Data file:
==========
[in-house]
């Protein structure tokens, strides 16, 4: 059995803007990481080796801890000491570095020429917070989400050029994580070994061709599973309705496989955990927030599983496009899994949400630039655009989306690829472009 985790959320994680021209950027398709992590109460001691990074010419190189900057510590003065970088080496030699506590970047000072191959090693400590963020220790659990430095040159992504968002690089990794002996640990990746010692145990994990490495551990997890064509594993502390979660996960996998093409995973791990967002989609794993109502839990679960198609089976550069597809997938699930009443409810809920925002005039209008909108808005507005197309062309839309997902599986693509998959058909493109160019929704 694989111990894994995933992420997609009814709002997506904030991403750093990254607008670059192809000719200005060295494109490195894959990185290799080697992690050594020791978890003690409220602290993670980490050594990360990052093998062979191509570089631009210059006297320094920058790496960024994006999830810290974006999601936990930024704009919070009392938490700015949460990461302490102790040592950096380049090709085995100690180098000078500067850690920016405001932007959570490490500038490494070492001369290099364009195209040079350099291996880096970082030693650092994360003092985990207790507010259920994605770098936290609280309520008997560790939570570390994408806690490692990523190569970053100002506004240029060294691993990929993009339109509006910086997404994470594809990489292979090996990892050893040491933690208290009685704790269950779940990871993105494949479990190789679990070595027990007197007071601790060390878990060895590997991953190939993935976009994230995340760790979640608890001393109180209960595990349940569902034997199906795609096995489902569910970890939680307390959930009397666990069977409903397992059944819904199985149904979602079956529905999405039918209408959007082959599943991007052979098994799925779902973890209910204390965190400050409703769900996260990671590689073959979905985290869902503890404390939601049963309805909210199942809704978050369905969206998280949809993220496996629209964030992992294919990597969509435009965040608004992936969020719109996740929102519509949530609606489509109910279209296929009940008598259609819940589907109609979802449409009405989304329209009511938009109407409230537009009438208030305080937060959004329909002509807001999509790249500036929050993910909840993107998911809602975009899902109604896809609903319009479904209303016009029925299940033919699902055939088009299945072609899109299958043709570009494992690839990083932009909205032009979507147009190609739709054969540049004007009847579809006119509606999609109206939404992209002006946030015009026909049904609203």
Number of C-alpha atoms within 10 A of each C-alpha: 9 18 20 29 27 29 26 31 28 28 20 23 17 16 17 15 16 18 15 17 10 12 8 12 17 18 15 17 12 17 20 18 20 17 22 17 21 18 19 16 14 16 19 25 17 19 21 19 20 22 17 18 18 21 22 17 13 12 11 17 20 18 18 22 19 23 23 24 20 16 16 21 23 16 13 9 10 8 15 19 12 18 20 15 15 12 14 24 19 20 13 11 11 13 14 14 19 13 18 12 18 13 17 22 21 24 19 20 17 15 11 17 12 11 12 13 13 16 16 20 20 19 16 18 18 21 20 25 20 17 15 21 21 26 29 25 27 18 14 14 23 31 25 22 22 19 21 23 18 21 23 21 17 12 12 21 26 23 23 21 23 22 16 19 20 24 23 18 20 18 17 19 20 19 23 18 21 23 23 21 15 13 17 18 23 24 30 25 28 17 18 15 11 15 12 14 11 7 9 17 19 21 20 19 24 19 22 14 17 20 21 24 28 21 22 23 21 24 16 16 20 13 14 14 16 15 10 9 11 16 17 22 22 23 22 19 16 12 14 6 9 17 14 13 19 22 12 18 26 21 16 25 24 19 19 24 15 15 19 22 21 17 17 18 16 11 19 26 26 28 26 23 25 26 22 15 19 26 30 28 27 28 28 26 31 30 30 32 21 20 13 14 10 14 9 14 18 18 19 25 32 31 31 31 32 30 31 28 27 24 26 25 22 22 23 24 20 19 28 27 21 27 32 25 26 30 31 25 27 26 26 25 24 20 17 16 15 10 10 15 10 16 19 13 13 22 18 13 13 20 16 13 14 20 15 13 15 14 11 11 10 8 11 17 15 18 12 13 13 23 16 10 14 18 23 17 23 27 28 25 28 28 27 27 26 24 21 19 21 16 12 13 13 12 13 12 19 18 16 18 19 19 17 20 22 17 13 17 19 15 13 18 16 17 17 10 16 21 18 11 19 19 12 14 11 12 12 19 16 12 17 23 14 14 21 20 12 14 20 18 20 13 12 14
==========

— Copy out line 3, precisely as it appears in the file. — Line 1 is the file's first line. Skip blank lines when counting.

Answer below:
Number of C-alpha atoms within 10 A of each C-alpha: 9 18 20 29 27 29 26 31 28 28 20 23 17 16 17 15 16 18 15 17 10 12 8 12 17 18 15 17 12 17 20 18 20 17 22 17 21 18 19 16 14 16 19 25 17 19 21 19 20 22 17 18 18 21 22 17 13 12 11 17 20 18 18 22 19 23 23 24 20 16 16 21 23 16 13 9 10 8 15 19 12 18 20 15 15 12 14 24 19 20 13 11 11 13 14 14 19 13 18 12 18 13 17 22 21 24 19 20 17 15 11 17 12 11 12 13 13 16 16 20 20 19 16 18 18 21 20 25 20 17 15 21 21 26 29 25 27 18 14 14 23 31 25 22 22 19 21 23 18 21 23 21 17 12 12 21 26 23 23 21 23 22 16 19 20 24 23 18 20 18 17 19 20 19 23 18 21 23 23 21 15 13 17 18 23 24 30 25 28 17 18 15 11 15 12 14 11 7 9 17 19 21 20 19 24 19 22 14 17 20 21 24 28 21 22 23 21 24 16 16 20 13 14 14 16 15 10 9 11 16 17 22 22 23 22 19 16 12 14 6 9 17 14 13 19 22 12 18 26 21 16 25 24 19 19 24 15 15 19 22 21 17 17 18 16 11 19 26 26 28 26 23 25 26 22 15 19 26 30 28 27 28 28 26 31 30 30 32 21 20 13 14 10 14 9 14 18 18 19 25 32 31 31 31 32 30 31 28 27 24 26 25 22 22 23 24 20 19 28 27 21 27 32 25 26 30 31 25 27 26 26 25 24 20 17 16 15 10 10 15 10 16 19 13 13 22 18 13 13 20 16 13 14 20 15 13 15 14 11 11 10 8 11 17 15 18 12 13 13 23 16 10 14 18 23 17 23 27 28 25 28 28 27 27 26 24 21 19 21 16 12 13 13 12 13 12 19 18 16 18 19 19 17 20 22 17 13 17 19 15 13 18 16 17 17 10 16 21 18 11 19 19 12 14 11 12 12 19 16 12 17 23 14 14 21 20 12 14 20 18 20 13 12 14